Few cities are so identified with a song as CHATTANOOGA, in the southeast corner of Tennessee. Though visitors expecting Tex Beneke’s and Glenn Miller’s Chattanooga Choo-Choo may be let down to find that there is no longer even an Amtrak service, the town continues to celebrate its railroad history, and has plenty more to offer besides not least its beautiful location on a deep bend in the Tennessee River , walled in by forested plateaus on three sides. This setting led John Ross, of Scottish and Cherokee ancestry, to found a trading post on the spot in 1815, and its strategic importance made it a great prize during the Civil War; victories here in 1863 were the springboard for Sherman’s march through Georgia.
Chattanooga, Tennessee is one of the South’s top travel destinations. In fact, the New York Times named Chattanooga TN one of the “Top 45 Places to go” in the World. Only four US destinations were named and the Scenic City was the only place outside of California. And it’s no wonder. Tucked between the mountains of Southeast Tennessee, along the beautiful Tennessee River, Chattanooga TN is one of America’s most breathtaking cities. But that’s just the beginning of what the Scenic City has to offer. There’s a world of outdoor adventure, amazing restaurants, live events, art and world-class attractions waiting for you here.
The centerpiece of Chattanooga’s twenty miles of the reclaimed riverfront is Ross’s Landing (the town’s original name), a park at the bottom of Broad Street. Here the splendid five-story Tennessee Aquarium traces the aquatic life of the Mississippi from its Tennessee tributaries to the Gulf of Mexico, and also shows giant IMAX movies ($12.95, IMAX $7.25, combined ticket $17; call for hours and reservations tel 423/265-0695 or 1-800/262-0695, ). A variety of different cruises on the Southern Belle riverboat (tel 423/266-4488), from the bottom of nearby Chestnut Street, include the daunting experience of bobbing around in the bottom of a huge lock on Chickamauga Lake. Prices start from $10 for a daytime sightseeing tour.
A few blocks from the river, the Chattanooga Regional History Museum at 400 Chestnut St (Mon-Fri 10am-4.30pm, Sat-Sun 11am-4.30pm; $4) takes a look at the area’s rich history, with displays on its steel, soft-drink bottling and power industries, and on the Cherokee. A short walk, further along, is the grand old c.1900 buildings of the lively business district, such as the eye-catching Tivoli Theatre at 709 Broad St.
The further Chattanooga sprawls back from the river, the more run-down it becomes, but it’s well worth heading the two miles up to the Choo-Choo complex, where the 1909 Beaux Arts-style Southern Railroad Terminal, at 1400 Market St (tel 423/266-5000), is now a Holiday Inn – the Chattanooga Choo-Choo Hotel. The impressive high-domed waiting room serves as the lobby, leading through to the former platform area, where restored carriages act as hotel suites. Giftshops and cafés share space with a steam engine similar to the original Choo-Choo (the name given by the local paper to the first passenger train to come in from Cincinnati in 1880). You’re free to roam around; admission to the world’s largest model railway display, on-site, is $2.75. A free shuttle runs between the Choo-Choo complex and the Aquarium.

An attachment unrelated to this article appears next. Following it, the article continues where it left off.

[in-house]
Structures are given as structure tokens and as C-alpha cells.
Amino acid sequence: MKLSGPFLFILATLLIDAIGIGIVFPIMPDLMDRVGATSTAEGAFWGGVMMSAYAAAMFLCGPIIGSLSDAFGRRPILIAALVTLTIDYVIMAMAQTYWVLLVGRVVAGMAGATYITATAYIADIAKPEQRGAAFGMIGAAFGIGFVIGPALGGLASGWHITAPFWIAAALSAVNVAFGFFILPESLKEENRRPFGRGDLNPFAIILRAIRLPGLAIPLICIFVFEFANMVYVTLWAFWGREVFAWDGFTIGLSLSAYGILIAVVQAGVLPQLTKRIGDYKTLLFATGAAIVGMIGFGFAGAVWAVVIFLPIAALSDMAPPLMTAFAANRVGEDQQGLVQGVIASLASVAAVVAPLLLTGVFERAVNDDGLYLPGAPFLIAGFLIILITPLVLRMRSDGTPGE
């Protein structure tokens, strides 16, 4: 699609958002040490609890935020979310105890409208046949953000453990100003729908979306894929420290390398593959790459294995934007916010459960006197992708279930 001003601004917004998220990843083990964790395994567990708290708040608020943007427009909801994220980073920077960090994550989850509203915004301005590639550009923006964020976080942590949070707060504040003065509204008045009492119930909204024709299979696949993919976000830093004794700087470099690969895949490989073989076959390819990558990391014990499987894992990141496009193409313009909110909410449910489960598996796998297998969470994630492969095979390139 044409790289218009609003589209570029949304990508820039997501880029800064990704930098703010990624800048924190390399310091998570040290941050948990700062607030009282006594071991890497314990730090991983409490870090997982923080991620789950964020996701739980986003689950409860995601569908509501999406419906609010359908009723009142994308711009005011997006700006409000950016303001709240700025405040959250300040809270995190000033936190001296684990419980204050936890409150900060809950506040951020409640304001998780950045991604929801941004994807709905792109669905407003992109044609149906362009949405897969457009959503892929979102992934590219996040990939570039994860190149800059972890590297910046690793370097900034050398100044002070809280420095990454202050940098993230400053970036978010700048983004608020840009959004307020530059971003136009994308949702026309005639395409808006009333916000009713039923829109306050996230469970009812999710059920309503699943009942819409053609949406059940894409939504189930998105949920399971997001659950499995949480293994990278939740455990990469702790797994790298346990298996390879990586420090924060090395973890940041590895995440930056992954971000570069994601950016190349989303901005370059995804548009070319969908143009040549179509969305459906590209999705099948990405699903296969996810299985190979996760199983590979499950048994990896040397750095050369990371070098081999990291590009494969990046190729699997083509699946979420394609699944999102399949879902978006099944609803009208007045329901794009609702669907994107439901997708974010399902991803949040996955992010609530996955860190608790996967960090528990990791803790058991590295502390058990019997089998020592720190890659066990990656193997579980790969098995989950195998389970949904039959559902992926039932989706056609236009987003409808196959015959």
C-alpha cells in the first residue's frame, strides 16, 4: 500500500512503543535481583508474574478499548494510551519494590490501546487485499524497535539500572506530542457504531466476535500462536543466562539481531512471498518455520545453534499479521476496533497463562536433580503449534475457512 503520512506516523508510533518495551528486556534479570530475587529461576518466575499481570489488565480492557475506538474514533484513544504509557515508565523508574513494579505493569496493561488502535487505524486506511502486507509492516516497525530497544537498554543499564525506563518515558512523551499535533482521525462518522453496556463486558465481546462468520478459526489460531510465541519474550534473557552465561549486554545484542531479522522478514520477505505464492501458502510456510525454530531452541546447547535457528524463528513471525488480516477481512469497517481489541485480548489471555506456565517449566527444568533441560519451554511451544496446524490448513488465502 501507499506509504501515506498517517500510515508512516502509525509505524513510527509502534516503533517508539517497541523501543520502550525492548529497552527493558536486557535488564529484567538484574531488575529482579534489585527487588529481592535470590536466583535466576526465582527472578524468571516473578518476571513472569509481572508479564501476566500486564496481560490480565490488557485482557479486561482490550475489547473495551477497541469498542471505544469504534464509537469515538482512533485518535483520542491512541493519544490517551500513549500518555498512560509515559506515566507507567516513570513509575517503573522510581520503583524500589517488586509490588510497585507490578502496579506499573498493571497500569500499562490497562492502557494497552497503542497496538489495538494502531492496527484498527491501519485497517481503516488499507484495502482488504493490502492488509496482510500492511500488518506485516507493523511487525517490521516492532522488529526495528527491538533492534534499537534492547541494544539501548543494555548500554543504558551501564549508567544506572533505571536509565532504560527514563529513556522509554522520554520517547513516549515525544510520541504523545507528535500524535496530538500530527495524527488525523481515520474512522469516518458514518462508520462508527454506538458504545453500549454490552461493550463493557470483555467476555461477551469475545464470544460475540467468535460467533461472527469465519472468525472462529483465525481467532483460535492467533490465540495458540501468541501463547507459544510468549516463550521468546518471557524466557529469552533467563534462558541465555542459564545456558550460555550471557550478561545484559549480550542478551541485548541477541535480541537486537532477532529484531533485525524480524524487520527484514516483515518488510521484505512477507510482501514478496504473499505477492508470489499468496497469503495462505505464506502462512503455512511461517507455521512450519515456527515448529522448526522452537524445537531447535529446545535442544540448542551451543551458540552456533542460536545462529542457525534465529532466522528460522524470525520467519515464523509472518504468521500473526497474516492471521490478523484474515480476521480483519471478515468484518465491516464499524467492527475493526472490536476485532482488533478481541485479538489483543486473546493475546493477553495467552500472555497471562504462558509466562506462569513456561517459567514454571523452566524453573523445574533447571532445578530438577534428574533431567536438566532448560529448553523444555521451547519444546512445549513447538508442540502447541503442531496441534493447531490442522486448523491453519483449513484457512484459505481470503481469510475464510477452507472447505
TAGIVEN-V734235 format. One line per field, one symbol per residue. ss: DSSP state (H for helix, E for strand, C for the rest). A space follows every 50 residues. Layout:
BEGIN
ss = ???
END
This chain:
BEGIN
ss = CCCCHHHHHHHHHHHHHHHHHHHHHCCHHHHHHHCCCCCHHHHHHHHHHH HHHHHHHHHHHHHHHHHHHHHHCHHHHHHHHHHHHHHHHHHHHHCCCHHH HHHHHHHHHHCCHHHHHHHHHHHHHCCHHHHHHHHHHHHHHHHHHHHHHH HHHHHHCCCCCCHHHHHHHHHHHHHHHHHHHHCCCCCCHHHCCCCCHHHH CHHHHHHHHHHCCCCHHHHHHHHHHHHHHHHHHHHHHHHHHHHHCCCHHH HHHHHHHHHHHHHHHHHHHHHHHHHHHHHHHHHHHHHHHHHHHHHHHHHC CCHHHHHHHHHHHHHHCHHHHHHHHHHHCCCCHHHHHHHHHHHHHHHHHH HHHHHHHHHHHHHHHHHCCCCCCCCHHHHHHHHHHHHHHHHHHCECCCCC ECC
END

The authentic steam trains of the Tennessee Valley Railroad offer stunning six-mile rides, crossing the river, running through deep tunnels, and turning around on a giant turntable. The two main stations, restored to their 1930s look, are at 2200 N Chamberlain Ave in east Chattanooga and 4119 Cromwell Rd (I-75 exit 4 to Hwy-153); some routes pick up at the Choo-Choo Hotel ($10.50; for schedule call 423/894-8028 or visit ).
The Cherokee and The Trail Of Tears
During the eighteenth and early nineteenth centuries, the Cherokee were the most powerful Indian tribe in the tri-state region of Tennessee, Georgia and North Carolina. They forged close links with white pioneers, adopting white methods in schooling and agriculture, intermarrying – and owning African slaves. The only Native Americans to develop their own written language, they had a regular newspaper, The Cherokee Phoenix. They even supplied soldiers for Andrew Jackson’s US forces against the Creek Indians and the British in 1814, hoping to buy influence with the federal government.
Thirteen years later, against a background of aggressive territorial claims by settlers, the Cherokee produced a written constitution modeled on that of the US, stating their intention to continue to be a self-governing nation. John Ross, founder of Ross’s Landing, and at most one-eighth Cherokee, was elected as their first Principal Chief in 1828 in an effort to appease and negotiate with national and state governments over their lands. However, as white demand for land increased, their former ally Jackson, now US president, was pressurized by the Georgians into “offering” the Cherokee western lands in exchange for that east of the Mississippi. Although the tribal leadership refused, a minority faction accepted, giving the government the get-out clause they wanted. The Cherokee were ordered to leave within two years, and 14,000 of them were forcefully removed to Oklahoma in 1838 along the horrific Trail of Tears: 4000 died of disease and exposure on the way. In the meantime, their land was sold by lottery and Ross’s Landing was renamed Chattanooga. One thousand Cherokee managed to avoid removal by escaping into the mountains, and their descendants now occupy a small reservation in North Carolina.
The Red Clay State Historic Park, twenty miles east of Chattanooga off Hwy-317, recounts the old Cherokee way of life, with replica houses, tools, and household implements. Its balsamic Sacred Council Spring was once a meeting place for Cherokee elders.